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Robert Menzies was admitted to the Victorian Bar and the High Court of Australia in 1918, and specialized in Constitutional law. In 1920, he won a landmark High Court case for the Amalgamated Society of Engineers. Thereafter, he became an accomplished lawyer and was appointed a King’s Counsel in 1929.
In 1928, he became a member of the Victorian Legislative Council, representing the Nationalist Party of Australia from East Yarra Province. Soon, he became a minister without portfolio in a new minority government led by Prime Minister William McPherson. The following year, he moved to the Legislative Assembly as the member for Nunawading.
In 1929, he created his party's youth wing, Young Nationalists and became its first president. From May 1932 to July 1934, he was the Deputy Premier of Victoria. He also held the portfolios of Attorney-General and Railways.
In the 1934 Federal election, he transferred to federal politics representing the United Australia Party (UAP). He was allotted the Ministry of Industry and Attorney-General position, in Lyons’ government.
In 1937, he became a Privy Councillor. Next year, as Attorney-General of Australia, he officially visited Nazi Germany. He sincerely supported the pacification strategies of the Chamberlain government in London, and strongly believed that war should be avoided in any case. Nevertheless, increasingly he realised that the peace efforts were futile and that war was unavoidable.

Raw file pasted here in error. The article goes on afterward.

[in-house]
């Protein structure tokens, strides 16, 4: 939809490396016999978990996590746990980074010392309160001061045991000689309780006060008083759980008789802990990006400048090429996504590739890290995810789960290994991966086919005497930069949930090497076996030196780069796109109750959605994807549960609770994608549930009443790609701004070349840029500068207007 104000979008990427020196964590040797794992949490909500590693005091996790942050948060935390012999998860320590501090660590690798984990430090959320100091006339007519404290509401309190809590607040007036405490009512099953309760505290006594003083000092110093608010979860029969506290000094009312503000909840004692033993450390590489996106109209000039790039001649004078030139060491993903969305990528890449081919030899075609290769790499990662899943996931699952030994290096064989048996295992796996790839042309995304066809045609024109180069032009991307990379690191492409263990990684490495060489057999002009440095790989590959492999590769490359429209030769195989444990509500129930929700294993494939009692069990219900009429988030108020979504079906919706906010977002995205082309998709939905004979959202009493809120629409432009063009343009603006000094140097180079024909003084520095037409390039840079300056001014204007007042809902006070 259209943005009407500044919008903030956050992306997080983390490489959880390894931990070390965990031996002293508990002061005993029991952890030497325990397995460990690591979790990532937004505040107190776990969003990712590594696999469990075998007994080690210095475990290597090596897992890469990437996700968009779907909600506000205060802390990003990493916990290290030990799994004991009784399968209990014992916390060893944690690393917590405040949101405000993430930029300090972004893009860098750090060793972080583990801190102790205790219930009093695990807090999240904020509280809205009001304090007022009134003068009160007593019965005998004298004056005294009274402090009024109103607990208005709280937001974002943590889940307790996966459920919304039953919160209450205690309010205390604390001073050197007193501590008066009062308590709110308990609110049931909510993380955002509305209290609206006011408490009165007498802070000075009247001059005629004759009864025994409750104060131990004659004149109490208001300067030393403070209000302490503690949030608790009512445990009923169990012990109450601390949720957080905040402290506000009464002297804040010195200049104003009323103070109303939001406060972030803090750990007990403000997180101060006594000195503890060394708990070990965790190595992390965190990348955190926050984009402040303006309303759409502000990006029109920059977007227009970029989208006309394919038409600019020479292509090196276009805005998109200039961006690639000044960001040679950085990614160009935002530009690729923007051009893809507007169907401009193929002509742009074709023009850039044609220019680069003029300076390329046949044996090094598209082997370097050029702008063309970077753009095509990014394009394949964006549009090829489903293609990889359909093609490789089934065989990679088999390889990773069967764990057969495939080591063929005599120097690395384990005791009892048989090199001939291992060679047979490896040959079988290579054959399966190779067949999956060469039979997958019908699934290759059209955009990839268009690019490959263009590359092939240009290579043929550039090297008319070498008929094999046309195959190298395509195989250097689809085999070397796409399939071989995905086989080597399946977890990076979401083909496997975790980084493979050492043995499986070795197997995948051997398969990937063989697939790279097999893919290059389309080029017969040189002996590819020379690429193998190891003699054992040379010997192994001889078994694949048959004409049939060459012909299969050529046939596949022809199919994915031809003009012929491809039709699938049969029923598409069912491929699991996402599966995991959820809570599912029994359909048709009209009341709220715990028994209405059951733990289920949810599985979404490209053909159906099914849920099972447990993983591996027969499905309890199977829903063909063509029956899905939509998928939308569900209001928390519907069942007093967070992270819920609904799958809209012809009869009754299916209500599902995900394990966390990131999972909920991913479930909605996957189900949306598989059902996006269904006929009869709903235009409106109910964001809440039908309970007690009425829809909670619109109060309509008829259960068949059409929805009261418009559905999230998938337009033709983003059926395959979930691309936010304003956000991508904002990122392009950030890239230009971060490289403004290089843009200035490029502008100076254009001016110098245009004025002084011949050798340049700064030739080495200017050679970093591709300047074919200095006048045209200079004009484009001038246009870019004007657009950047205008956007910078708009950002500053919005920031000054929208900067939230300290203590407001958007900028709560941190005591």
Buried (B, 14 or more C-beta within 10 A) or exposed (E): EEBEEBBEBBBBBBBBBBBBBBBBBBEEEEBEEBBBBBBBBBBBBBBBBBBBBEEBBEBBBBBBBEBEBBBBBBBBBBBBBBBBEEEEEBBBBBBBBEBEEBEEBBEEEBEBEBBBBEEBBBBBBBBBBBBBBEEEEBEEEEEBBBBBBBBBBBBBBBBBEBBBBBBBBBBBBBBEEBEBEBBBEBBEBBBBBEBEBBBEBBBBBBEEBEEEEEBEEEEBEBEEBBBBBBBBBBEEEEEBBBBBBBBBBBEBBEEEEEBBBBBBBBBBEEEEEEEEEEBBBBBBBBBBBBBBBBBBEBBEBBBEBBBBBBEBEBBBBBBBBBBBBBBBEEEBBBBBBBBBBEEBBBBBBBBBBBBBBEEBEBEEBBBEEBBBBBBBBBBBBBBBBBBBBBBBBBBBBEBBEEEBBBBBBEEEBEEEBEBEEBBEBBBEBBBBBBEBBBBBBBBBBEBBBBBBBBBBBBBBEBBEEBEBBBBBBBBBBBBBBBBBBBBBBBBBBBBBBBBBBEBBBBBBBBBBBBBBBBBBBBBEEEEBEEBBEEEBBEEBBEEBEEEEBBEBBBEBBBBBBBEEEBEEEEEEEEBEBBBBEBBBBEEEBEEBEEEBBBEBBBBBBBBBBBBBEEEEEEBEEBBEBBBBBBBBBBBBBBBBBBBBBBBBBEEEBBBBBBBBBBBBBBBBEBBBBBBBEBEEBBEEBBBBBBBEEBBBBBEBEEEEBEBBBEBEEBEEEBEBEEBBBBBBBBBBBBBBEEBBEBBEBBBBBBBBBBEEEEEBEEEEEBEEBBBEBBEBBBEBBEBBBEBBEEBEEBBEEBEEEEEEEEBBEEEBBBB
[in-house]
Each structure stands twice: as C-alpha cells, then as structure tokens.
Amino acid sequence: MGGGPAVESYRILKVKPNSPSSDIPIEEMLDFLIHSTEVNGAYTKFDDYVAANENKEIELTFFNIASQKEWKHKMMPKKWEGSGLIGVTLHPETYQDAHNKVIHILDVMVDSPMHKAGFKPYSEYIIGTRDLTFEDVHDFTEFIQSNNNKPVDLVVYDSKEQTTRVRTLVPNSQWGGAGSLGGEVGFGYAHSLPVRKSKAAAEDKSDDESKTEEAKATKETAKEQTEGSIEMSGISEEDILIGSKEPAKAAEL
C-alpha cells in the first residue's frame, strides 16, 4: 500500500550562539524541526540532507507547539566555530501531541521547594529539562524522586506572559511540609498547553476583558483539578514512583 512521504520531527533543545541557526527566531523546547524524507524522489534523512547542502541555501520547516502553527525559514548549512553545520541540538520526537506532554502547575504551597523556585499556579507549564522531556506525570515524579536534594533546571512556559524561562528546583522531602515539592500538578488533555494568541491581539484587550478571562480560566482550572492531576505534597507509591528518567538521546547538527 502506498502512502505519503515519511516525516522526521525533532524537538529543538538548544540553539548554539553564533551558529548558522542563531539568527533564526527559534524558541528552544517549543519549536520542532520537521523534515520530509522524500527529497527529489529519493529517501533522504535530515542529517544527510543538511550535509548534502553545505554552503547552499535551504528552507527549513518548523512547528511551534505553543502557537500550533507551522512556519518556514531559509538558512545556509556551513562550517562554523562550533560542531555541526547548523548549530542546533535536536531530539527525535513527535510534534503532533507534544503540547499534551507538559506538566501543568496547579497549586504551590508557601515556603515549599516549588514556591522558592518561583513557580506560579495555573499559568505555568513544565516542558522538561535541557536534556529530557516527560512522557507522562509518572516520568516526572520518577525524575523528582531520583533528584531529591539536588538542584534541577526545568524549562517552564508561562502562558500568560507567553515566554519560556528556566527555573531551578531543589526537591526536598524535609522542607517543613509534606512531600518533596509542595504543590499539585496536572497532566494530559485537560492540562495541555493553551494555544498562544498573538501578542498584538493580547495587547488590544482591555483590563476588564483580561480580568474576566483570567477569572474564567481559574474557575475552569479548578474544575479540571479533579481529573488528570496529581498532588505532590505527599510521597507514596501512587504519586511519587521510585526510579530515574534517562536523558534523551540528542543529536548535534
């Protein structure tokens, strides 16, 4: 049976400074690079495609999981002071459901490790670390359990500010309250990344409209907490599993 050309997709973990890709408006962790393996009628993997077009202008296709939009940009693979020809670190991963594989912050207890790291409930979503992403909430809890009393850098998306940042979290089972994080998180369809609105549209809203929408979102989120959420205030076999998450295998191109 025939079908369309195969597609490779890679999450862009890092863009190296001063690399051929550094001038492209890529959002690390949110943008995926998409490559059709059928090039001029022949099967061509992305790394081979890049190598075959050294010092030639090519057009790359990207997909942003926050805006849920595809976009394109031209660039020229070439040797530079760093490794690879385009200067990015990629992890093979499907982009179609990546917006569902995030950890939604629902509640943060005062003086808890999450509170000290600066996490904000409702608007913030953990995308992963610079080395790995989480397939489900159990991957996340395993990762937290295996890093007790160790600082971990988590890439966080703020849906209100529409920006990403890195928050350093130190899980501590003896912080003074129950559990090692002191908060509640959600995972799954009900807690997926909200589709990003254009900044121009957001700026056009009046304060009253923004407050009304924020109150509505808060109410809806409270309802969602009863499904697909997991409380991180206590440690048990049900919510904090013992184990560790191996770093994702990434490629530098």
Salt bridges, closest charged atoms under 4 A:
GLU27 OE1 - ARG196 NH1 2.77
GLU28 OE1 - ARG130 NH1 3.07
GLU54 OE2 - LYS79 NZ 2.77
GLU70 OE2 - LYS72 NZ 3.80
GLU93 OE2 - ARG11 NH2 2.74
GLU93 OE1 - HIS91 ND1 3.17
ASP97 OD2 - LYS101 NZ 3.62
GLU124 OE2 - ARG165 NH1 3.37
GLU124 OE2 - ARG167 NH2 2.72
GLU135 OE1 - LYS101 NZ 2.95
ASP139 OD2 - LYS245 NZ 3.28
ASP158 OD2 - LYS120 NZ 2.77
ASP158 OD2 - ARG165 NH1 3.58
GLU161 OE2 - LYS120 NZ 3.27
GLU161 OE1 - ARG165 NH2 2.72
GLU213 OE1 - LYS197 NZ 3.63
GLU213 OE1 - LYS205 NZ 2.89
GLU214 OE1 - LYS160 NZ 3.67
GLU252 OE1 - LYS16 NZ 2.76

Meanwhile at home, hostility increased between him and Sir Earle Page. Things became especially ugly after Page became the Acting Prime Minister during Lyons' illness. Menzies later became deputy leader of the UAP. Around this time, he got involved in an industrial battle with waterside workers, earning the nickname ‘Pig Iron Bob’ from his adversaries.
After Lyons's death on 7 April 1939 Menzies was elected leader of the UAP on 18th April and eight days later, sworn in as Prime Minister. This resulted in a crisis, with Page refusing to serve under him.
As a result, Menzies formed a minority government. Within a few months, Page was overthrown as Country Party leader and the Country Party was taken back into his government in a full-fledged alliance.
On 3 September 1939, World War II began with Britain and France declaring war on Germany. Immediately, he announced Australia at war as well in support of Britain, and delivered a national radio broadcast on the same day.